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The case for abolishing the Canadian Senate

by Archives October 19, 2005

WINNIPEG (CUP) — According to Link Byfield, one of four Albertan ‘senators-in-waiting,’ “the objectionable thing about the Canadian Senate is not, for the most part, who sits in it, but that the Senators owe their loyalty and gratitude to the man and party that appointed them, not to their province.”

Although the view that the Senate ought to represent provincial interests is shared by many, particularly those who favour the Triple E senate-elected, equal, effective-it is wrongheaded. What is truly objectionable is that the Senate exists at all.

The Fathers of Confederation saw the Senate as serving two purposes. First, it was to provide for a “sober second thought” regarding the decisions reached by the elected House of Commons. Second, it was to provide for equal regional representation.

Yet, Byfield argues that the Senate is irrelevant to our political process since it fulfils neither of these roles. Its irrelevance lies in the method of selection-appointment by the Prime Minister.

As a chamber of “sober second thought” it is irrelevant because in a democracy, decisions regarding policy ought to be made by elected officials.

As a regional representative, it is irrelevant because senators owe their allegiance to the prime minister who appointed them rather than the province they represent.

Byfield’s solution to this irrelevance is to allow senators to be elected by provincial parties. Since the senators would then be independent of party leaders in the House of Commons, he feels they would be able to fulfill two important roles.

First, it would allow senators to “monitor the honesty and competence of the government,” and second, it would ensure that they speak for the “cultural and economic interests of the provinces that elected them.”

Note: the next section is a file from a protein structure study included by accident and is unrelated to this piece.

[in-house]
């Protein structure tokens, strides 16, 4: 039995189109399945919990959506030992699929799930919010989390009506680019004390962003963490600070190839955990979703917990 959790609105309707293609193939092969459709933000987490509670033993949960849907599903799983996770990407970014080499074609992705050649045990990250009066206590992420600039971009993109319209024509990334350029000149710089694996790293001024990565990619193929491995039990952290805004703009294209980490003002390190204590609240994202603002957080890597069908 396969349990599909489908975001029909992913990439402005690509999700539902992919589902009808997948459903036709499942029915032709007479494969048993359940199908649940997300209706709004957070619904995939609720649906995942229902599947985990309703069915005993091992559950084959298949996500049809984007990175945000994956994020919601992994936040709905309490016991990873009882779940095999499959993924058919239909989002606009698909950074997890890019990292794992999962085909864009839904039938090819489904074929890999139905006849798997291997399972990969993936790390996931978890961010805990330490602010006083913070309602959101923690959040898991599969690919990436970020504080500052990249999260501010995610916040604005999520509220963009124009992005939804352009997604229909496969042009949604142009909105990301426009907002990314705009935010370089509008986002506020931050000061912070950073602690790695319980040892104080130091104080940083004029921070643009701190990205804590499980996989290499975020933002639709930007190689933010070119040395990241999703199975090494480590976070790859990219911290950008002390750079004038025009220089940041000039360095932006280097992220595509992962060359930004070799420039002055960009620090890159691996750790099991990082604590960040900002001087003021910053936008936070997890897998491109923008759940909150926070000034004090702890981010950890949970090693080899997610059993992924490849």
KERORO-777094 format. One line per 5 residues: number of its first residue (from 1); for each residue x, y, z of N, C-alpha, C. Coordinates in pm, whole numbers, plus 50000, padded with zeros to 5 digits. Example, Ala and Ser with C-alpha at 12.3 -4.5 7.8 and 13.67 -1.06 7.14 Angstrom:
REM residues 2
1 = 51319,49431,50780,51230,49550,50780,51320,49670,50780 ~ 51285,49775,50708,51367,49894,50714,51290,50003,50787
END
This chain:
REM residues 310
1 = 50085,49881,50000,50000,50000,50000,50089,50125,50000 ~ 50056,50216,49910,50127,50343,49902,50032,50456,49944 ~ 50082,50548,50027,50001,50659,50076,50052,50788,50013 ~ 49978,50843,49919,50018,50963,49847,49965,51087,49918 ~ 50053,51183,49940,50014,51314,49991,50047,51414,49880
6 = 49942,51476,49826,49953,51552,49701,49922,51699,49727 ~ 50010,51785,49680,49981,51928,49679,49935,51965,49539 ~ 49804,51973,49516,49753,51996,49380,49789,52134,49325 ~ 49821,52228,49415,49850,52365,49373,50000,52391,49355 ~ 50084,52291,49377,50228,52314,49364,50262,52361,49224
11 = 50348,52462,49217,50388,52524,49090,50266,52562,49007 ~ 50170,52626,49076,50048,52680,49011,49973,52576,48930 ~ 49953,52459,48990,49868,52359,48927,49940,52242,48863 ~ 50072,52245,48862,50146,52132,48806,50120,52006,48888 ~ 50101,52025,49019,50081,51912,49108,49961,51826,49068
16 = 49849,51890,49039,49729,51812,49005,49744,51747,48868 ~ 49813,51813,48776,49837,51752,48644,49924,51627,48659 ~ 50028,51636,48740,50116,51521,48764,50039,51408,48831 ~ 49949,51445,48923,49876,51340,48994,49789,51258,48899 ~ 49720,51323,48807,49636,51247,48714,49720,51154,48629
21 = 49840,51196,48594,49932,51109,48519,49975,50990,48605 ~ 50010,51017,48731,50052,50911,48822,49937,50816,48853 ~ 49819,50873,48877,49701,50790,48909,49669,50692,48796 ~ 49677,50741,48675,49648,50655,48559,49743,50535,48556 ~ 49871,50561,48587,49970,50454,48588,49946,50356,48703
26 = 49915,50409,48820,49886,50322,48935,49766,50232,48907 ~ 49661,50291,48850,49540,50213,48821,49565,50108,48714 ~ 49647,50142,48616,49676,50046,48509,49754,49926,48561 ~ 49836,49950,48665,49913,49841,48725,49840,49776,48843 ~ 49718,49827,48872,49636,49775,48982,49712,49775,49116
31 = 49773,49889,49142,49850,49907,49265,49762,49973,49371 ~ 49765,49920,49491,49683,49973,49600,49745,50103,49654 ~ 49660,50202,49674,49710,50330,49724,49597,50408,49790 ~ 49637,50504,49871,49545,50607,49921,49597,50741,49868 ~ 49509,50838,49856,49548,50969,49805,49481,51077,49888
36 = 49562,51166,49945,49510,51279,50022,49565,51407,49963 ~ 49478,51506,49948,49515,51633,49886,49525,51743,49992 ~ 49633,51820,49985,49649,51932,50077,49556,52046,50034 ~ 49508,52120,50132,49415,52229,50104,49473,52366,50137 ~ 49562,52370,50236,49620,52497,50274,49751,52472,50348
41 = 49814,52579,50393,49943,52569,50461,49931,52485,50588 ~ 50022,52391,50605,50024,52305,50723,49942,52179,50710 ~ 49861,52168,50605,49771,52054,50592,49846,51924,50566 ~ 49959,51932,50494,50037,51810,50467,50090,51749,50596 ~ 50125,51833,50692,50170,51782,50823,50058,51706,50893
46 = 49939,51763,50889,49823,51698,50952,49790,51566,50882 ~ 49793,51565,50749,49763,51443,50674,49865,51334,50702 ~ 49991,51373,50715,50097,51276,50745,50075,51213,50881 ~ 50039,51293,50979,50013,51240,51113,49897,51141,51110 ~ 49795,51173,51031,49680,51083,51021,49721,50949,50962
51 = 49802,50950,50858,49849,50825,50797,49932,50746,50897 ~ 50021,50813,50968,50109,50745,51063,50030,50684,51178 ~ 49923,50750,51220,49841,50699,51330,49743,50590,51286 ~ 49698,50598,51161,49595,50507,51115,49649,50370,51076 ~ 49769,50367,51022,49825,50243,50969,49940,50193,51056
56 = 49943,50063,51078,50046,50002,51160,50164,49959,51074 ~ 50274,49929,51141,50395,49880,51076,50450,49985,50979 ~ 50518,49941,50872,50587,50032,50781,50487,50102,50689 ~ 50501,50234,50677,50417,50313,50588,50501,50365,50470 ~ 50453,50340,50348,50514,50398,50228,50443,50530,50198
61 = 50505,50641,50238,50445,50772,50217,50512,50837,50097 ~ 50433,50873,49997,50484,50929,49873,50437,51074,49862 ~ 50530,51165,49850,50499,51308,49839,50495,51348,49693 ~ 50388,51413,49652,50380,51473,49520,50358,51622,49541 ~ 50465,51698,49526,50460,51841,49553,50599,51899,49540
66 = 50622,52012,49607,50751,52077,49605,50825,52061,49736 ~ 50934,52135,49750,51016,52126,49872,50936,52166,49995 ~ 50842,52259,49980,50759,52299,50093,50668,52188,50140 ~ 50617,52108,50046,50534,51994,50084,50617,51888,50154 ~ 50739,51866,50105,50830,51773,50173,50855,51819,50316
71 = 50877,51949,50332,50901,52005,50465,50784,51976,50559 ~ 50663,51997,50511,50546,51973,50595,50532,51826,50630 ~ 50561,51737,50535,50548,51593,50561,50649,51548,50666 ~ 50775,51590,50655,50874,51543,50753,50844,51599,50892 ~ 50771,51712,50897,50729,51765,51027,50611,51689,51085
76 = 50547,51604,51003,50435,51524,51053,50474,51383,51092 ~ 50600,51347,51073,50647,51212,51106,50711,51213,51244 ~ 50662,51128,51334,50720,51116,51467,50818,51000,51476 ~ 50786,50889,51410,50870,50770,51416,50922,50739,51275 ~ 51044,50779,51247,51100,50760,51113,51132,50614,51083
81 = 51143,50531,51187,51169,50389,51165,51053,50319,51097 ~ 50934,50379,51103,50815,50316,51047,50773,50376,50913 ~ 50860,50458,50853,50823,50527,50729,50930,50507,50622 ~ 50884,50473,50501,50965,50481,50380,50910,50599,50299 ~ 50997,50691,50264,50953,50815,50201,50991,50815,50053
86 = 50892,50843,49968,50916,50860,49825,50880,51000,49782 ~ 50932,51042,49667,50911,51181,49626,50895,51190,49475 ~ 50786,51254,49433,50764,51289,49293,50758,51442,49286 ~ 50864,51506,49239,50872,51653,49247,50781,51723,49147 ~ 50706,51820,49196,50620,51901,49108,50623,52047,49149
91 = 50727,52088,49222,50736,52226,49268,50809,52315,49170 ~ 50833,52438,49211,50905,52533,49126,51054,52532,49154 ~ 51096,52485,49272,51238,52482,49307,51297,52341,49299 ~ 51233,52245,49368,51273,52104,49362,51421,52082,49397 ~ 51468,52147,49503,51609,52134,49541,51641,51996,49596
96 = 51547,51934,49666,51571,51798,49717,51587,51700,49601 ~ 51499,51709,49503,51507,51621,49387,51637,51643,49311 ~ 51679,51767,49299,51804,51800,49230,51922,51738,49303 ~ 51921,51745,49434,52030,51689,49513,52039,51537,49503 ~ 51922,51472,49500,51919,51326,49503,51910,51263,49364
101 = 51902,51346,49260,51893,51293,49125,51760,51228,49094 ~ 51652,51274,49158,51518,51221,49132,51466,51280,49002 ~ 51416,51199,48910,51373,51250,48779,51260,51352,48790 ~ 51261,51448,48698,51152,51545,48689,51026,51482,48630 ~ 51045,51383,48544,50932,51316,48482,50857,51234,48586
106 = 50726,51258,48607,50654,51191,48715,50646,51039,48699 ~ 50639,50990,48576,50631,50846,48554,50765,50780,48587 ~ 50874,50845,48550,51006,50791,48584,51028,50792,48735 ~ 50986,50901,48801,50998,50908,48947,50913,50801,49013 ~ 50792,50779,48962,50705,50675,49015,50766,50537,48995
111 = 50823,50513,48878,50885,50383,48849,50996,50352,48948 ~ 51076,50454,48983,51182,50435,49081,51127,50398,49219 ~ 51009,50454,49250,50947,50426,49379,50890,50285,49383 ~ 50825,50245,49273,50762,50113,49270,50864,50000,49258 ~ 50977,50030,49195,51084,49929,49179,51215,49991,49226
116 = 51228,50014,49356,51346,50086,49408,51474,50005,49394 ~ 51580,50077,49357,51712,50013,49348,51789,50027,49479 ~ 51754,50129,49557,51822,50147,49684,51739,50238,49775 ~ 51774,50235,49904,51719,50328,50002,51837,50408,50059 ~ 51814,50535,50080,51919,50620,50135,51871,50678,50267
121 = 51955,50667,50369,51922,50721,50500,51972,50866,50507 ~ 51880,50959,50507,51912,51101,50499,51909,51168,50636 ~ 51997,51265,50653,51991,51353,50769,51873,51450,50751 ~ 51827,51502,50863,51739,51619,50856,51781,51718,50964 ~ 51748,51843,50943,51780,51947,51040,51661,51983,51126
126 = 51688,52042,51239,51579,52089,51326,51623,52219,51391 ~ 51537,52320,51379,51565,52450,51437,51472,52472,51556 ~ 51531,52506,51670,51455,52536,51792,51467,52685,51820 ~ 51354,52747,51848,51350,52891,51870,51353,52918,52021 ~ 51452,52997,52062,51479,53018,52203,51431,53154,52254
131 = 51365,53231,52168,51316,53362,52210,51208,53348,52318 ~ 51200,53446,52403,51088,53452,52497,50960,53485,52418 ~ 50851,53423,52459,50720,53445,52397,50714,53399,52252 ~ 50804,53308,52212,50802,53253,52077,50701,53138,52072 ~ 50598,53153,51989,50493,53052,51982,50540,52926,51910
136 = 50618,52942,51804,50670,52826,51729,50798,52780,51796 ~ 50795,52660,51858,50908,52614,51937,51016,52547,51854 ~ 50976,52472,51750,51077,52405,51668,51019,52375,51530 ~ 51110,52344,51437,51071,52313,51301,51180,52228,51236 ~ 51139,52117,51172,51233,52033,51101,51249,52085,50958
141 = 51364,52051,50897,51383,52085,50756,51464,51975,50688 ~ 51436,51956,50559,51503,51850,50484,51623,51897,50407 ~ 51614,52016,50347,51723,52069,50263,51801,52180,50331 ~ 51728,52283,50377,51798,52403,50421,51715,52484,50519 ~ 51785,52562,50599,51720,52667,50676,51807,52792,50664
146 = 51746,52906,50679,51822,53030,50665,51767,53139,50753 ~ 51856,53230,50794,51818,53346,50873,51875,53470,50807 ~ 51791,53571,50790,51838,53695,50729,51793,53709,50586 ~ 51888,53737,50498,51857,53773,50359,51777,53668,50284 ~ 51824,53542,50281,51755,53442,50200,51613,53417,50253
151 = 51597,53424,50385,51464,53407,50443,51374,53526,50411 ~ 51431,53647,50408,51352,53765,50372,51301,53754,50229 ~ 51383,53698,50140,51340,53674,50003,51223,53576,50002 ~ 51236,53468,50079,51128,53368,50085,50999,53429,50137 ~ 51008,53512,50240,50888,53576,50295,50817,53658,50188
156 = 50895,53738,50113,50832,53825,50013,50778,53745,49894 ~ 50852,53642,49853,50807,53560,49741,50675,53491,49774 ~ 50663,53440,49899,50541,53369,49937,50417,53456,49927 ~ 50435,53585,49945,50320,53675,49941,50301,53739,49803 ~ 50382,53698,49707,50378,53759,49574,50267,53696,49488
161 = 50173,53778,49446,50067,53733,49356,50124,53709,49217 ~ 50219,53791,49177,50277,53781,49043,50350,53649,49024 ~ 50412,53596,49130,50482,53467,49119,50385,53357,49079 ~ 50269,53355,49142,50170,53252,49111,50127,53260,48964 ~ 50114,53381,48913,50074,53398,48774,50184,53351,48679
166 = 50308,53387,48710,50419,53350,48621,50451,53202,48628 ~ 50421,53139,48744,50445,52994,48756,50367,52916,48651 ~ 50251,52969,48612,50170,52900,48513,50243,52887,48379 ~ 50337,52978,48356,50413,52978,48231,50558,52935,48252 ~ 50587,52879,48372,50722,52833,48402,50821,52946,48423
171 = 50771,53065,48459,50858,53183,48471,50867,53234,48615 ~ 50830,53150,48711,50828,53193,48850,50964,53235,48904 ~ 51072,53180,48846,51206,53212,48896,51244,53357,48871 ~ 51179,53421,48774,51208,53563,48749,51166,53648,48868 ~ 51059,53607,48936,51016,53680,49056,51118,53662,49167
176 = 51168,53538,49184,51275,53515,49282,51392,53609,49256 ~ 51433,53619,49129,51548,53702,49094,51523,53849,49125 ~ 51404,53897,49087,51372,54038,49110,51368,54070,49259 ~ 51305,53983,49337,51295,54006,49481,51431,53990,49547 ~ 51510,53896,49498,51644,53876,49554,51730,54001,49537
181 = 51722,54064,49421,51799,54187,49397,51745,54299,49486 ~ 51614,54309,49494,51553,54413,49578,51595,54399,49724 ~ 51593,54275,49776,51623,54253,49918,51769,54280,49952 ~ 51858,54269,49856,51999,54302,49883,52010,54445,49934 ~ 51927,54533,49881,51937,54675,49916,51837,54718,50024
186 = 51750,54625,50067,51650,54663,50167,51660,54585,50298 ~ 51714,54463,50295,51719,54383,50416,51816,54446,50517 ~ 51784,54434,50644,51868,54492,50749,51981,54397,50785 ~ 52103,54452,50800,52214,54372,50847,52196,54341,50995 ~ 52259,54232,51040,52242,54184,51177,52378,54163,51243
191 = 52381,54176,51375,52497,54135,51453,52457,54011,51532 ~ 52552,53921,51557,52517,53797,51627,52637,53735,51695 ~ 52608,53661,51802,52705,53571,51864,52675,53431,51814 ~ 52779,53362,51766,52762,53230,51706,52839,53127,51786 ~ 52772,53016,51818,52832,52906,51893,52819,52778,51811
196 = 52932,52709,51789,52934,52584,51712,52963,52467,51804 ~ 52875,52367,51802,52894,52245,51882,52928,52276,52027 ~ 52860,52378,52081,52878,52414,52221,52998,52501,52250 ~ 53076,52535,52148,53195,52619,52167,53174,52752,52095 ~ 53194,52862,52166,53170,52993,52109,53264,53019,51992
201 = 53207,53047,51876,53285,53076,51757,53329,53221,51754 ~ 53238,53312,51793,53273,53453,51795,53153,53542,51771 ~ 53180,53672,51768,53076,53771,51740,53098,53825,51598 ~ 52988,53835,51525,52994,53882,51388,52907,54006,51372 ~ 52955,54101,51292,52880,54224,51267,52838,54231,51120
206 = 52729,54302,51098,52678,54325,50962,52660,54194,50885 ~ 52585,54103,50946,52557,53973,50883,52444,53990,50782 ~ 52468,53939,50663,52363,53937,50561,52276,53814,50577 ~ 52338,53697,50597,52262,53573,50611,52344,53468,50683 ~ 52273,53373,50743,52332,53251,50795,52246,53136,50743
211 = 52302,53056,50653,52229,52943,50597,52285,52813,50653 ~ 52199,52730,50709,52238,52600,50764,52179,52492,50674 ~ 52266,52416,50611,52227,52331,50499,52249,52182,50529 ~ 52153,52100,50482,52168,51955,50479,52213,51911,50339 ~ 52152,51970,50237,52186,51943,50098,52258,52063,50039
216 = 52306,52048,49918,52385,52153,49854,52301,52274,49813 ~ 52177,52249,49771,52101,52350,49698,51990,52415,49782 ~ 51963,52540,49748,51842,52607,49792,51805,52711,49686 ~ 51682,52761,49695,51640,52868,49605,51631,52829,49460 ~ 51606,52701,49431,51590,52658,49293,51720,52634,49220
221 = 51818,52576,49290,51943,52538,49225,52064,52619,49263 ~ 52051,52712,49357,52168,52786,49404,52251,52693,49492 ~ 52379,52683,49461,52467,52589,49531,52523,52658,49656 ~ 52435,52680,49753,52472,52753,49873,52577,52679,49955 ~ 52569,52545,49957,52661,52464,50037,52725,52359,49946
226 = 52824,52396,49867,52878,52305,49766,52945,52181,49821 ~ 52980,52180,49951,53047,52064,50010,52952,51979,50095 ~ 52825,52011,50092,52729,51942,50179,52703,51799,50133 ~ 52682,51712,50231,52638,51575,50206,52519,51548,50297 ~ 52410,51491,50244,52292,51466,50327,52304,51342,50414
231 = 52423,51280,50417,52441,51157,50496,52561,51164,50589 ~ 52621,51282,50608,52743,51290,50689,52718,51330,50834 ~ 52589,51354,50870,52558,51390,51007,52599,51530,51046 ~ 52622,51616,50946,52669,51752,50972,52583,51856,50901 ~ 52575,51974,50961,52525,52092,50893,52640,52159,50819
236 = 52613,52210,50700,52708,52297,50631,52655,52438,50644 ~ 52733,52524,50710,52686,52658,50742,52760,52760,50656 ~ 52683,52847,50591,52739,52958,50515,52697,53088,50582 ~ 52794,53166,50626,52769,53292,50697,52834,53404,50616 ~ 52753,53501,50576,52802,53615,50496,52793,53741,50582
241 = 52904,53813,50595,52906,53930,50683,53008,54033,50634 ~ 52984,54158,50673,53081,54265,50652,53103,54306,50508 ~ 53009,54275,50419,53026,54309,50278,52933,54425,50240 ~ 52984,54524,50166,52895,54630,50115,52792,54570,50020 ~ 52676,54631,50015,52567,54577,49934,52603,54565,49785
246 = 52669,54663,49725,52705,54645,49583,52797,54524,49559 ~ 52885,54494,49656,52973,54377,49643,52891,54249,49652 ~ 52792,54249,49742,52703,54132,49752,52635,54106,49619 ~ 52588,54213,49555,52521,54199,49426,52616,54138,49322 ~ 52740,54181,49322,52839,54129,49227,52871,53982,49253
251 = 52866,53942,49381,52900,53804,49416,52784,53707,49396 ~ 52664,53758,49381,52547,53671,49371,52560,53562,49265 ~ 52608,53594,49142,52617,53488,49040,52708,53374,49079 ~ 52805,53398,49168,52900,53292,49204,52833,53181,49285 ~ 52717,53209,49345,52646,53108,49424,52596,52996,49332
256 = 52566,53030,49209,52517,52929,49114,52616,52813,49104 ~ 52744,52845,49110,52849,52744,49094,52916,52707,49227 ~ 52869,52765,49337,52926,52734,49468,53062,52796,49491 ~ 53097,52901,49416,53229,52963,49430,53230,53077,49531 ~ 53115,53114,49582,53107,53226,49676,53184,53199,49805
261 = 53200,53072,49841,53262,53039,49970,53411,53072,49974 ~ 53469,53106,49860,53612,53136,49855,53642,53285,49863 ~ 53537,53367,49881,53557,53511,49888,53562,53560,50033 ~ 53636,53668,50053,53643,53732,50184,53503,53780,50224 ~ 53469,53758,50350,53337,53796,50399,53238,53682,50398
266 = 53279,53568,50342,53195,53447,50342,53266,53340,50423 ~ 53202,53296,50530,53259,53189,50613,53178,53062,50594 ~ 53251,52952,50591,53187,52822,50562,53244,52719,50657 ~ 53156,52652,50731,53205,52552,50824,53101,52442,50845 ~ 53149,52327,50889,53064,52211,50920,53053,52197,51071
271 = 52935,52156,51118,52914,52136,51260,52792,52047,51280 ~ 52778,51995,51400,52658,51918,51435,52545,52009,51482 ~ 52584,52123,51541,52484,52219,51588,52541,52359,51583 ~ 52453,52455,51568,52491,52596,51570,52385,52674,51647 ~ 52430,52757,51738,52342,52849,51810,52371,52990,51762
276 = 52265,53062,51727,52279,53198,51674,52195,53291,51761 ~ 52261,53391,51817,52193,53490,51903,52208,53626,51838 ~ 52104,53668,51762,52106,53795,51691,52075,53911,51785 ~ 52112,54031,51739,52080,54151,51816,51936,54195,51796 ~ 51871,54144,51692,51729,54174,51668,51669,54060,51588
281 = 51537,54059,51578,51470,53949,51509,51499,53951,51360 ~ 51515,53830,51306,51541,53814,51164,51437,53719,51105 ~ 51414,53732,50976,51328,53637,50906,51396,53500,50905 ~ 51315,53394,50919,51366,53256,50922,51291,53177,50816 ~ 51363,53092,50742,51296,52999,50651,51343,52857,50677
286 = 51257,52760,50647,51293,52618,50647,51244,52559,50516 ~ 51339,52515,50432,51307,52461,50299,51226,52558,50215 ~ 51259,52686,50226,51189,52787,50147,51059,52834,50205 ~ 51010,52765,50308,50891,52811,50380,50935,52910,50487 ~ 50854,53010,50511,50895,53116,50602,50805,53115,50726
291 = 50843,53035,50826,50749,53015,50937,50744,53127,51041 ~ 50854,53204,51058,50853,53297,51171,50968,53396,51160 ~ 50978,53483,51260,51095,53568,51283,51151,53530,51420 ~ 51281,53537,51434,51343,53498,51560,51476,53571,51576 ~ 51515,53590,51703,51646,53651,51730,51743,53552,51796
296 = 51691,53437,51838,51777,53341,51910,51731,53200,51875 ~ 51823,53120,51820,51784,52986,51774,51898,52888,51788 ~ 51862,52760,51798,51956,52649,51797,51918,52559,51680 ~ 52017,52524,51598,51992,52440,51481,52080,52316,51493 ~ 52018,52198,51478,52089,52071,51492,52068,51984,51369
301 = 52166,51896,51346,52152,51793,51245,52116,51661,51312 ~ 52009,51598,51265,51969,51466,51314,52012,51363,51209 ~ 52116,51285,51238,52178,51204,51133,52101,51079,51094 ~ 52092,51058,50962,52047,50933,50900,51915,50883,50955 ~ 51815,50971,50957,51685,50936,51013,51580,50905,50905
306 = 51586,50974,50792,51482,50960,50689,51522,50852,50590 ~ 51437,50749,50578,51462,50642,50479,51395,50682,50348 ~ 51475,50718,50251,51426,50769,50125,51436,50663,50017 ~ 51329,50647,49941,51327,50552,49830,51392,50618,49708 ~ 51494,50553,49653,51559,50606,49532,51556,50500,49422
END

In one fell swoop, Byfield has dealt with the problems of legitimacy (elected) and provincial representation (equality). Effectiveness cannot be too far behind. But this simply does not follow.

The 1867 decision to combine parliamentary institutions within a federal system of government had an important impact on the makeup and structure of the Senate.

In the Canadian system, under the principle of responsible government, since cabinet is responsible to the democratically elected members of the House of Commons, there is no separation of powers between the executive and the legislature.

This reality makes it difficult to give the Senate any effective powers, regardless of whether or not it was elected.

And do we really want equal representation from each province? Under Byfield’s proposal, the six smallest provinces and territories representing only 11 per cent of the nation’s population would hold a majority in the Senate, while the two largest provinces representing 62 per cent of Canada’s population would have 12 of the 66 seats in the Senate.

So under his proposal, national health-care standards, for example, would not become law unless these senators agree, regardless of whether the overwhelming majority of Canadians want it.

This hardly seems legitimate in a democratic society. And would equal representation from the provinces really fulfill the role Byfield sees for senators?

Our elected officials at the national level are there to do what is best for the country. Let the provinces with their elected governments look after provincial interests.

Federalism requires neither that we have a senate nor that the less populous provinces have an equal vote in it. It only concerns what powers the federal government does or does not have vis-

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